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Belgium’s coronavirus figures barely go down

Credit: Belga

Belgium’s coronavirus figures are barely going down, according to the latest official figures published by the Sciensano public health institute on Thursday.

Between 1 and 7 March, an average of 2,359 new people tested positive per day, which is a 1% decrease compared to the week before.

The total number of confirmed cases in Belgium since the beginning of the pandemic is 794,605. The total reflects all people in Belgium who have been infected, and includes confirmed active cases as well as patients who have since recovered, or died as a result of the virus.

Over the past two weeks, 289.4 infections were confirmed per 100,000 inhabitants, which is a 17% increase compared to the two weeks before.

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Between 4 and 10 March, an average of 150.7 patients were admitted to hospital per day, a decrease of 1% compared to the week before.

In total, 1,947 coronavirus patients are currently in hospital, or 17 fewer than yesterday. Of all patients, 452 are in intensive care, which is 14 more than yesterday. A total of 249 patients are on a ventilator – the same number as yesterday.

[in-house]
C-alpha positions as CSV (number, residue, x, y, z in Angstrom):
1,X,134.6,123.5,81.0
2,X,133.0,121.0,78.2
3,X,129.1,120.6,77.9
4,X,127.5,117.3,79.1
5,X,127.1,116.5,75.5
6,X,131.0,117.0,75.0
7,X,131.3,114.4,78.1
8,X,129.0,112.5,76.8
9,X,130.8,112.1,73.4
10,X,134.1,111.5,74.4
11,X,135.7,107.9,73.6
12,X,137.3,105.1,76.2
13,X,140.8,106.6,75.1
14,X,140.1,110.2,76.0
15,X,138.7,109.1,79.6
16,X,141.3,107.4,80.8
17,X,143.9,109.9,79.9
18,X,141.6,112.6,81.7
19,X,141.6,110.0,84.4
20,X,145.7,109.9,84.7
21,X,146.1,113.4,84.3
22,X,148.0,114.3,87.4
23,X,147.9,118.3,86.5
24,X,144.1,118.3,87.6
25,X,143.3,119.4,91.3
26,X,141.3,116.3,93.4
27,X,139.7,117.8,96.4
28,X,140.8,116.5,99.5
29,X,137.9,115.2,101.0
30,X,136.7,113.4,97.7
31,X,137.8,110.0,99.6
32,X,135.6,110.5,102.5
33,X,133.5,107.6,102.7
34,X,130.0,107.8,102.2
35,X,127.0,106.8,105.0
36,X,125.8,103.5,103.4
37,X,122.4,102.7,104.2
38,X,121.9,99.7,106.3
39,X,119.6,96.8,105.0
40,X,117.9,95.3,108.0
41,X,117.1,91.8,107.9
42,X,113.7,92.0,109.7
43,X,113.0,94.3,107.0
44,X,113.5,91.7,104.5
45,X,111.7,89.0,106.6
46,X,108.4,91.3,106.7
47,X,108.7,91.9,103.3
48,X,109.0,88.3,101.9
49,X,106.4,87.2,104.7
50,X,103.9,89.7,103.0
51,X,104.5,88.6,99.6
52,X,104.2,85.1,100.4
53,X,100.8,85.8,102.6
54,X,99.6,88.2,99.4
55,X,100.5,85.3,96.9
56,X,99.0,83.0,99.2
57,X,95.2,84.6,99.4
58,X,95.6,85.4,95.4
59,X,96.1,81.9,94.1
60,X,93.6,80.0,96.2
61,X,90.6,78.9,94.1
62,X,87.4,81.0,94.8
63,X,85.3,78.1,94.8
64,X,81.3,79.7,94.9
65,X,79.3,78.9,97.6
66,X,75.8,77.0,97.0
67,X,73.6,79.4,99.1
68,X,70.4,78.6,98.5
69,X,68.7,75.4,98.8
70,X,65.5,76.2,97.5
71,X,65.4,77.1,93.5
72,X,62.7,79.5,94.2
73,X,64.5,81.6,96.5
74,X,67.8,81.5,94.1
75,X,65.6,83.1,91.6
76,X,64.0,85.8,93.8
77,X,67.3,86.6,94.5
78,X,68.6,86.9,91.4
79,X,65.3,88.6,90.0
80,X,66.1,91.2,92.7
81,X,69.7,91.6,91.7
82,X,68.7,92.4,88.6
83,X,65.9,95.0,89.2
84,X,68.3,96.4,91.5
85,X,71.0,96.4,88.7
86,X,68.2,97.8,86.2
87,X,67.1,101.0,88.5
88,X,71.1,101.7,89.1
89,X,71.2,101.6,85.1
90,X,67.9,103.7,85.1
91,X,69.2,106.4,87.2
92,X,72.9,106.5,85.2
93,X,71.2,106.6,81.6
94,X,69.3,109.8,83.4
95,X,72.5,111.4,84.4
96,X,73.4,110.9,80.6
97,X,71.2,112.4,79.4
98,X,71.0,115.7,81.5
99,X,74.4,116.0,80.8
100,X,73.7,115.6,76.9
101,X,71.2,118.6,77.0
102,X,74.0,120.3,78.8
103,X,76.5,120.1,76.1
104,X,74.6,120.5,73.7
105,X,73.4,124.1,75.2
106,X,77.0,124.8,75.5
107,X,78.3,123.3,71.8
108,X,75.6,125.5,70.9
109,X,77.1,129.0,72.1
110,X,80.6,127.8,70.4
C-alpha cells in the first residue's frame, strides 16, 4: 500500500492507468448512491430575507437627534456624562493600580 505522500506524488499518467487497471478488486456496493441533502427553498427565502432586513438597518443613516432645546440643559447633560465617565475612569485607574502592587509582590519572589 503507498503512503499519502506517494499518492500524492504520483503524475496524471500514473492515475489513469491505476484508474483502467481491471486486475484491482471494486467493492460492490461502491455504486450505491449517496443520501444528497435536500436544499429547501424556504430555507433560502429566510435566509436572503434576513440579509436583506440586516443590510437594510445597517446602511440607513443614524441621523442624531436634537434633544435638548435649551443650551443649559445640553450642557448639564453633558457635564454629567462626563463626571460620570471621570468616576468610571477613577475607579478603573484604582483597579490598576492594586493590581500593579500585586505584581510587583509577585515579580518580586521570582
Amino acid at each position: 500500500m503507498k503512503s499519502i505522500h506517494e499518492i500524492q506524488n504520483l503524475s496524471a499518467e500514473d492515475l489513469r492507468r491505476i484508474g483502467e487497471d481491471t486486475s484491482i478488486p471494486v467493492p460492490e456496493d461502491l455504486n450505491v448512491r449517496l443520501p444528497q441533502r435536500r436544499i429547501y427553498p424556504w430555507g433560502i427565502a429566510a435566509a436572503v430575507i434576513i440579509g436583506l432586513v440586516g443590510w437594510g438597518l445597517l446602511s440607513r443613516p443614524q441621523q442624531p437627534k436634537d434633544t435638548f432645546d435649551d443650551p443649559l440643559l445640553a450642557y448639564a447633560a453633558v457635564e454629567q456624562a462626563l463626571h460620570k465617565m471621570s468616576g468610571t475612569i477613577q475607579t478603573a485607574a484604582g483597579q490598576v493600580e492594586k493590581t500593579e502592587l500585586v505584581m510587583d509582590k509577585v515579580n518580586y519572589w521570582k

From 1 to 7 March, an average number of 24.6 deaths occurred per day, marking a 2.3% increase compared to the week before.

The total number of deaths in the country since the beginning of the pandemic is currently 22,347.

Since the start of the pandemic, a total of 9,837,669 tests have been carried out. Of those tests, an average of 43,849.1 were taken per day over the past week, with a positivity rate of 6.1%.

The percentage went down by 0.5% compared to last week, while testing increased by 7%.

A total of 664,712 people in Belgium have been partially vaccinated against coronavirus, or 7.2% of the population aged 18 and older. In addition, 351,934 people – or 3.1% of the entire population – have been fully vaccinated.

The reproduction rate, meanwhile, remains at 1.02, meaning that one person with coronavirus infects more than one other person on average and that the pandemic is growing in Belgium.

Jason Spinks
The Brussels Times